194194 Youth with mood disorders in Medicaid: A comparison of trends in access to treatment between managed care and fee-for-service

Tuesday, November 10, 2009

Rafael M. Semansky, MPP, MA , Heller School for Social Policy and Management, Brandeis University, Waltham, MA
Christopher Tompkins, PhD , Schneider Institute for Health Policy, Heller School, Brandeis University, Waltham, MA
Craig Anne Heflinger, PhD , Department of Human and Organizational Development, Vanderbilt University, Nashville, TN
Dominic Hodgkin, PhD , Schneider Institute for Health Policy, Brandeis University, Waltham, MA
Constance M. Horgan, ScD , Schneider Institute for Health Policy, Brandeis University, Waltham, MA
The Problem: Mood disorders such as depression and mania are the third most common category of psychiatric disorders in youth. An estimated 6 percent of youth ages 9 to 17 experience a mood disorder annually. Many state Medicaid programs have introduced managed care approaches, which could have important effects on access for youth to outpatient mental health clinical treatment and psychotropic medications. Managed care often encourages the substitution of clinical care for psychotropic medications which have few clinical trials supporting their use in youth, especially young children.

Research Questions: Compared to fee-for-service care, does Medicaid managed care result in: 1). Increasing access to case management and pharmaceuticals; 2) Decreasing access to outpatient mental health services; and 3) Reducing disparities for rural youth and youth that are African American.

Study Design: Data are from Medicaid programs in Tennessee (under managed care since 1994) and Mississippi (fee-for-service). The study includes two components: 1) a quasi-experimental design with a pre-post clinical outpatient care data from Tennessee and Mississippi; and 2) a pre-post design for pharmaceutical use in Tennessee. The study focuses on mental health access trends over ten years (6 months premanaged care, 2 years transition, and 7.5 years post-managed care). The analysis will use survival analysis and logistic and ordinary least squares regression.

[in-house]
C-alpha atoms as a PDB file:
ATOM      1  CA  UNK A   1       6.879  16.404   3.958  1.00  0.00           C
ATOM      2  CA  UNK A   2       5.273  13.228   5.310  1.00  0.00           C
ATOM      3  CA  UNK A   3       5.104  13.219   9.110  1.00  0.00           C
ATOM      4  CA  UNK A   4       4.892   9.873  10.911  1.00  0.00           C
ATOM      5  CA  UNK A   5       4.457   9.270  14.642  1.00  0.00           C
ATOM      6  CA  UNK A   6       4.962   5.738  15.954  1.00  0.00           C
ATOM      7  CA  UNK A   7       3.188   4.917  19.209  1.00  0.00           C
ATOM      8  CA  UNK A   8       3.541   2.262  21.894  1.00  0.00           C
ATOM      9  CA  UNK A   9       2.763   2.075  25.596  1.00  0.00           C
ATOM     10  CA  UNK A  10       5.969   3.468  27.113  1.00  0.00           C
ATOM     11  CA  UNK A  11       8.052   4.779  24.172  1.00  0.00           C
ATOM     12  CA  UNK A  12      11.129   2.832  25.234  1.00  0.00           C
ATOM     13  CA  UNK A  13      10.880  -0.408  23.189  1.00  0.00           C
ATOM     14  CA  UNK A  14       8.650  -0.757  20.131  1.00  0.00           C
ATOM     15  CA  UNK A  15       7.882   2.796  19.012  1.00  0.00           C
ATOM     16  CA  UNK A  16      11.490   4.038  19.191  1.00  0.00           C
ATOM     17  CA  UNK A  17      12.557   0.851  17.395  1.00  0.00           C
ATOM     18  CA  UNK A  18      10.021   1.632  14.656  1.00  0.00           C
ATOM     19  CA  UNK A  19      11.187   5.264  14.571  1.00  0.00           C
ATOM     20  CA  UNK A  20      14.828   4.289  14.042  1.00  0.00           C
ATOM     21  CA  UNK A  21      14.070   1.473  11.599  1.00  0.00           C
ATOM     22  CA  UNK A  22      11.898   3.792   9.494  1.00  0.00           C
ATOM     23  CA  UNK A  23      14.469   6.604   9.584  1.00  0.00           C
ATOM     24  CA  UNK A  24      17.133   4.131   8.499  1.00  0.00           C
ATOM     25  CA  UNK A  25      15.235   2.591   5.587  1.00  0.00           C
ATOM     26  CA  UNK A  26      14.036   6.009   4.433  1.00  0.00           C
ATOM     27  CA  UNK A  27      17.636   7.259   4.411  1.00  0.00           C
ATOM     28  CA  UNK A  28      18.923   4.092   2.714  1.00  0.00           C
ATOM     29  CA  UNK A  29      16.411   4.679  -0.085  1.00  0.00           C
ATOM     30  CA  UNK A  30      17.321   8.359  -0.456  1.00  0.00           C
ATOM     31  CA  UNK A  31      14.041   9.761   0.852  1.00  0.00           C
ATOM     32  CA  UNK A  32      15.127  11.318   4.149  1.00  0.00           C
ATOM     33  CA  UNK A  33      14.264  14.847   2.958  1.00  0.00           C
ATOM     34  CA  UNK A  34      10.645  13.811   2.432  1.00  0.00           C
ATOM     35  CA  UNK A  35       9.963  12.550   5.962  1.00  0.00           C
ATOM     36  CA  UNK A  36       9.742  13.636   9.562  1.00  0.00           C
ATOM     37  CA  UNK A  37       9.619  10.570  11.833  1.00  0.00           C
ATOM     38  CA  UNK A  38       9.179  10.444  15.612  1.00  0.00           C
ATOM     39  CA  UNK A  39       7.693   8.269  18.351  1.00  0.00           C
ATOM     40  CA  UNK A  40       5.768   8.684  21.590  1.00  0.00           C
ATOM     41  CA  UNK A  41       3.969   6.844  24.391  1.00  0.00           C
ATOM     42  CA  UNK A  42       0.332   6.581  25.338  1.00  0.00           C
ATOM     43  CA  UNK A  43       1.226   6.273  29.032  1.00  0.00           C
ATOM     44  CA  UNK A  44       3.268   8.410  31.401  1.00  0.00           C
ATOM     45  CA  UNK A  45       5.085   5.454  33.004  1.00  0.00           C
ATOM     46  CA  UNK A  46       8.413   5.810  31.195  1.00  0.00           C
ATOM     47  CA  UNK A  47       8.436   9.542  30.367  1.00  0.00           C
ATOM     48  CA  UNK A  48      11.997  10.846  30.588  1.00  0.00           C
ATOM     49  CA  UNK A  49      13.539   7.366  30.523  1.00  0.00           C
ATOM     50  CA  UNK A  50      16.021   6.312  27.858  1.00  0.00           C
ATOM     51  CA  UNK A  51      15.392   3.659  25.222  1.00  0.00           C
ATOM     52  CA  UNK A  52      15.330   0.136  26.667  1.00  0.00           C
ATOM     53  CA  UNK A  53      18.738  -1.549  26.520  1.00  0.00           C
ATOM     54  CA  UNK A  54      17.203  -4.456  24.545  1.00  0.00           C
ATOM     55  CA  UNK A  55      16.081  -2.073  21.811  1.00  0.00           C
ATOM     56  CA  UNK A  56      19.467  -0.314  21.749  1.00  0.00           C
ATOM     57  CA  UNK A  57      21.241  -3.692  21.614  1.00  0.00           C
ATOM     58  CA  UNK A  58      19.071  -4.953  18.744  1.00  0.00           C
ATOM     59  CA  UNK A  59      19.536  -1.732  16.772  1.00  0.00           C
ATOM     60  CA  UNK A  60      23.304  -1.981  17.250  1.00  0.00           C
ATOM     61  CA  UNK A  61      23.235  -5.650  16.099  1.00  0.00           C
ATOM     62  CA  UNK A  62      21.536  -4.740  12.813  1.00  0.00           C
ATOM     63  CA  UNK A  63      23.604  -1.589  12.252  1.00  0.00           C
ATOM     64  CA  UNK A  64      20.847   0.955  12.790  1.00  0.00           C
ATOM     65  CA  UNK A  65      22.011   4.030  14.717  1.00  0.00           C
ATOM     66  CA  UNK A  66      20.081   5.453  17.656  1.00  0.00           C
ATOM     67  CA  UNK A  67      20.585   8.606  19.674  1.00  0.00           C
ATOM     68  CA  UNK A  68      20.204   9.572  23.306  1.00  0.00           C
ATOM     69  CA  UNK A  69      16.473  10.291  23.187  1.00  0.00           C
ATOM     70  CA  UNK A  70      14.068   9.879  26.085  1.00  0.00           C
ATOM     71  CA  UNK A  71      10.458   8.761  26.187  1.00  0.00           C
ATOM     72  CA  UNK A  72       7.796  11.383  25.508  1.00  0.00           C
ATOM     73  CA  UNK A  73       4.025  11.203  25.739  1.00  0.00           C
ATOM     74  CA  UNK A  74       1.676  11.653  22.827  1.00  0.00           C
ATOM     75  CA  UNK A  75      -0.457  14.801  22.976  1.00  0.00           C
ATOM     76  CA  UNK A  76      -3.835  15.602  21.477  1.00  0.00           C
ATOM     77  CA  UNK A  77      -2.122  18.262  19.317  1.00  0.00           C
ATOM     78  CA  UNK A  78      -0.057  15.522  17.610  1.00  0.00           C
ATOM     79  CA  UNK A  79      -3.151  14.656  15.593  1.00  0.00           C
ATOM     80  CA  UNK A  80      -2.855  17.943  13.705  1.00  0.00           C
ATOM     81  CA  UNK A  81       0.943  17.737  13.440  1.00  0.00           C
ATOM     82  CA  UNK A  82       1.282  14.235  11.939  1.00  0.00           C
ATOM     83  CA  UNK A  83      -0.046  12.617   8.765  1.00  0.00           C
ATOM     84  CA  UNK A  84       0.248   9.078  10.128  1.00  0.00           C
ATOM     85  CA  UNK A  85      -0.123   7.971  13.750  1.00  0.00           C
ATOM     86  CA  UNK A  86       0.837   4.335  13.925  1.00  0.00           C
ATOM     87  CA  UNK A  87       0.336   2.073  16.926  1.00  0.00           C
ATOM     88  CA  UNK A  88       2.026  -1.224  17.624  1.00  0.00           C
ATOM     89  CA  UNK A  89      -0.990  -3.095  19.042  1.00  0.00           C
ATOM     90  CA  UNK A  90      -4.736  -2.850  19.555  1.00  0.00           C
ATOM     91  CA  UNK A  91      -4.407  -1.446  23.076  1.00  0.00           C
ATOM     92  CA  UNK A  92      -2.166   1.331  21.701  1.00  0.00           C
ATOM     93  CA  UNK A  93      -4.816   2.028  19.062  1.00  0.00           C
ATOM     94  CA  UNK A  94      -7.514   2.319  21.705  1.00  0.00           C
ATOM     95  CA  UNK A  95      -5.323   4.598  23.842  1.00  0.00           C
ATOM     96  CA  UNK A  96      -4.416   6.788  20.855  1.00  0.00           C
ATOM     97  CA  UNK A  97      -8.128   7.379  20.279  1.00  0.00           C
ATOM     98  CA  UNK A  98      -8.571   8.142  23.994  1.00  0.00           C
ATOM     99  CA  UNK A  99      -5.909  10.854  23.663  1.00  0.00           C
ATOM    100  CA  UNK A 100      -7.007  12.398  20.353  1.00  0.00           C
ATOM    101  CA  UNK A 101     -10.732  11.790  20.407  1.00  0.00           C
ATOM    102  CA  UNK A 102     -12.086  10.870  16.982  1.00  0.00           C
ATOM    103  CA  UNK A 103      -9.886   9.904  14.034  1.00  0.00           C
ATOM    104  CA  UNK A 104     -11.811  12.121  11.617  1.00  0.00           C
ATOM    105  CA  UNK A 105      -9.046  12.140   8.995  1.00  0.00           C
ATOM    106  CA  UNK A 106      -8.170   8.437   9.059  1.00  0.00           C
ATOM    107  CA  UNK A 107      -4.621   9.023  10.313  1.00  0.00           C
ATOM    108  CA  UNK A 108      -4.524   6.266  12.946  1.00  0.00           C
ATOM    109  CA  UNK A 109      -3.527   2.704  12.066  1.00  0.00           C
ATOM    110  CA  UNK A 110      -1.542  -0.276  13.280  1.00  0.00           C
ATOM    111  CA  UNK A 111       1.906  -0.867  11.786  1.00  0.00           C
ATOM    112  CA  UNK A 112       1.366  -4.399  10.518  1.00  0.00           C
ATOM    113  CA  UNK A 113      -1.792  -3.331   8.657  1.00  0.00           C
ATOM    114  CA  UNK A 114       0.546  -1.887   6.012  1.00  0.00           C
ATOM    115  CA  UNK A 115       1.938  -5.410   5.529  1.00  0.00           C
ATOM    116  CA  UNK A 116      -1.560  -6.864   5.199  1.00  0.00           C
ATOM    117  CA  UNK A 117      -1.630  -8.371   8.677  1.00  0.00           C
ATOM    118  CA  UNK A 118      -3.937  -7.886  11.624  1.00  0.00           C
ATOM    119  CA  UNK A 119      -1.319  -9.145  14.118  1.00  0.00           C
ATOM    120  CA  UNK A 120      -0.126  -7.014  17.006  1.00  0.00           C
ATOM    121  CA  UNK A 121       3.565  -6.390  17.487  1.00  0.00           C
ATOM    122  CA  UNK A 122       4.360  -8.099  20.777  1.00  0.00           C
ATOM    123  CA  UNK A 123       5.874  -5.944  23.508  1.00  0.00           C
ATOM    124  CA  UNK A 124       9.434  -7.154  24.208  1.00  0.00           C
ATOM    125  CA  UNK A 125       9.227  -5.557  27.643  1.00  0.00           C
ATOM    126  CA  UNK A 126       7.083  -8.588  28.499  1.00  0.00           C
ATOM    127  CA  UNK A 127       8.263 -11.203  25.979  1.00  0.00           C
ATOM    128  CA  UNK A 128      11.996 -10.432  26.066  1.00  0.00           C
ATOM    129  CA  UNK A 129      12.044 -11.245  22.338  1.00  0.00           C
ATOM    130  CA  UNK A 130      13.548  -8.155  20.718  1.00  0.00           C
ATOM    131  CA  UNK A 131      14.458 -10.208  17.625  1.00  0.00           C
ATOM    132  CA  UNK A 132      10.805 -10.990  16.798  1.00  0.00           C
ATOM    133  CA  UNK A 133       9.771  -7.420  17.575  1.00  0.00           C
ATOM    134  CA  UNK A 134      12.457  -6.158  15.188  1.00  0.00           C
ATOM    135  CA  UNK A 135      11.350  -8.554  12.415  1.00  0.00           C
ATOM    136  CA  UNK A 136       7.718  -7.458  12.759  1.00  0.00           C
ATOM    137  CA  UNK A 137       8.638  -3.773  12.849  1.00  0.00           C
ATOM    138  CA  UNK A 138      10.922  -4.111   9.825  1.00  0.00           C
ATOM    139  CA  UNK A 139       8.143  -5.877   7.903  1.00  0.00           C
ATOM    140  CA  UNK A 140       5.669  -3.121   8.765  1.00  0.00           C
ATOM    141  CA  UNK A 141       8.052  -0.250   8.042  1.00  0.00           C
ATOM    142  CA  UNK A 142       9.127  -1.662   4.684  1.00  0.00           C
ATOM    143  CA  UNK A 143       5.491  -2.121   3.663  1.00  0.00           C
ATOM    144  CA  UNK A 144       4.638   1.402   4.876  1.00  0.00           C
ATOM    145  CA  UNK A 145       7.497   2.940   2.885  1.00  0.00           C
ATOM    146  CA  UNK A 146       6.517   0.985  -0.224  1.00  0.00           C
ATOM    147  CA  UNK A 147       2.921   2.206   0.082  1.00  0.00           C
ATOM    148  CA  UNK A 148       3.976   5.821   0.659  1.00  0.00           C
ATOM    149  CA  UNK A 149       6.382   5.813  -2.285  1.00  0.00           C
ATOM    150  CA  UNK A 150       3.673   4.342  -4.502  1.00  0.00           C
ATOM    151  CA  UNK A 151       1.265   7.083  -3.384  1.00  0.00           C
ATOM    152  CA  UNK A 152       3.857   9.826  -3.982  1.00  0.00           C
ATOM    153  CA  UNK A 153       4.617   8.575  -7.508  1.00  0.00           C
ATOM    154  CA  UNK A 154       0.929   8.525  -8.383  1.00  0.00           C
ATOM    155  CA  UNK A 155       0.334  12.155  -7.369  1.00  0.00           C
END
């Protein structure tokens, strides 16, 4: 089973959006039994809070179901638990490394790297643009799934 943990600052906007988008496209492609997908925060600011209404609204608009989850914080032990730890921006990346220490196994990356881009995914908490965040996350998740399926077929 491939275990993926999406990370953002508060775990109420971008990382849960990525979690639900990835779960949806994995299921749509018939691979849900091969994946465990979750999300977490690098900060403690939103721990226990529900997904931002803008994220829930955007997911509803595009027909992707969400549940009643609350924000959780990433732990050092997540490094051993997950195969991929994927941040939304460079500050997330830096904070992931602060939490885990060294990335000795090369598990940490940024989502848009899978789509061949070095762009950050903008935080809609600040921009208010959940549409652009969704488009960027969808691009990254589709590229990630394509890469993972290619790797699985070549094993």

Implications: Results of this dissertation may help future state Medicaid agencies, clinicians, and parents of youth with mood disorders understand the impact of managed care during the rapid change in treatment patterns for mood disorders in the1990s.

Learning Objectives:
Describe a dissertation examining the impact of managed care. Discuss the key methodological issues (identification of youth, episodes of care approach, statistical approach) for input from the audience. Explain the strengths and limitations of the two-state comparison. Identify areas in need of input from the expert audience.

Keywords: Mental Health, Managed Care

Presenting author's disclosure statement:
Organization/institution whose products or services will be discussed: Includes pharmaceutical data indicating use of antipsychotics and anticonvulsants by children with mood disorders

Qualified on the content I am responsible for because: I am a doctoral candidate in social policy at the Heller School, Brandeis University. I have 15 years of experience working on health services research/policy and have presented at APHA previously.
Any relevant financial relationships? No

I agree to comply with the American Public Health Association Conflict of Interest and Commercial Support Guidelines, and to disclose to the participants any off-label or experimental uses of a commercial product or service discussed in my presentation.